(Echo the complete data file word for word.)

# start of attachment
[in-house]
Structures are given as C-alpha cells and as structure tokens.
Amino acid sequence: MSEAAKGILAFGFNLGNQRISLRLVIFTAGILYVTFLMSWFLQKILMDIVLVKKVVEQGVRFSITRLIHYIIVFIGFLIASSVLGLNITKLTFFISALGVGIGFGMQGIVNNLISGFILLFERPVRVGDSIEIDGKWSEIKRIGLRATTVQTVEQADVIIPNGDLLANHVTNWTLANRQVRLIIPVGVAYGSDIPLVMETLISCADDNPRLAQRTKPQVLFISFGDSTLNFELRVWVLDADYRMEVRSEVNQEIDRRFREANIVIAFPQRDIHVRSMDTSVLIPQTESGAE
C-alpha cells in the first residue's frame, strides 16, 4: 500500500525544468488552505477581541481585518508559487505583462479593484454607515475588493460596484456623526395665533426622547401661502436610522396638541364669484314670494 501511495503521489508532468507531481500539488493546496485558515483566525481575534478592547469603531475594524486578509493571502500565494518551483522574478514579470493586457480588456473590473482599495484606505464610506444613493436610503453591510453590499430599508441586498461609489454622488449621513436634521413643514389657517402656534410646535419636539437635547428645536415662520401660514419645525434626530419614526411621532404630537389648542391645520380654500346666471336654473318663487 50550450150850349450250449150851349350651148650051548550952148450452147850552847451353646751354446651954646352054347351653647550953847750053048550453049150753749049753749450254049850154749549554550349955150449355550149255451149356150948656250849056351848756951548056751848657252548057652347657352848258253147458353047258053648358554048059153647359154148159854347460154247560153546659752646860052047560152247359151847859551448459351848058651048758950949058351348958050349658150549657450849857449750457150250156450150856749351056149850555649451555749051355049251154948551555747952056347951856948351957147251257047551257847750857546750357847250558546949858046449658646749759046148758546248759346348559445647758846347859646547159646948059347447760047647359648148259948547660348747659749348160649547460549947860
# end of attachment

[in-house]
Structures are given as C-alpha cells and as structure tokens.
Amino acid sequence: MSEAAKGILAFGFNLGNQRISLRLVIFTAGILYVTFLMSWFLQKILMDIVLVKKVVEQGVRFSITRLIHYIIVFIGFLIASSVLGLNITKLTFFISALGVGIGFGMQGIVNNLISGFILLFERPVRVGDSIEIDGKWSEIKRIGLRATTVQTVEQADVIIPNGDLLANHVTNWTLANRQVRLIIPVGVAYGSDIPLVMETLISCADDNPRLAQRTKPQVLFISFGDSTLNFELRVWVLDADYRMEVRSEVNQEIDRRFREANIVIAFPQRDIHVRSMDTSVLIPQTESGAE
C-alpha cells in the first residue's frame, strides 16, 4: 500500500525544468488552505477581541481585518508559487505583462479593484454607515475588493460596484456623526395665533426622547401661502436610522396638541364669484314670494 501511495503521489508532468507531481500539488493546496485558515483566525481575534478592547469603531475594524486578509493571502500565494518551483522574478514579470493586457480588456473590473482599495484606505464610506444613493436610503453591510453590499430599508441586498461609489454622488449621513436634521413643514389657517402656534410646535419636539437635547428645536415662520401660514419645525434626530419614526411621532404630537389648542391645520380654500346666471336654473318663487 50550450150850349450250449150851349350651148650051548550952148450452147850552847451353646751354446651954646352054347351653647550953847750053048550453049150753749049753749450254049850154749549554550349955150449355550149255451149356150948656250849056351848756951548056751848657252548057652347657352848258253147458353047258053648358554048059153647359154148159854347460154247560153546659752646860052047560152247359151847859551448459351848058651048758950949058351348958050349658150549657450849857449750457150250156450150856749351056149850555649451555749051355049251154948551555747952056347951856948351957147251257047551257847750857546750357847250558546949858046449658646749759046148758546248759346348559445647758846347859646547159646948059347447760047647359648148259948547660348747659749348160649547460549947860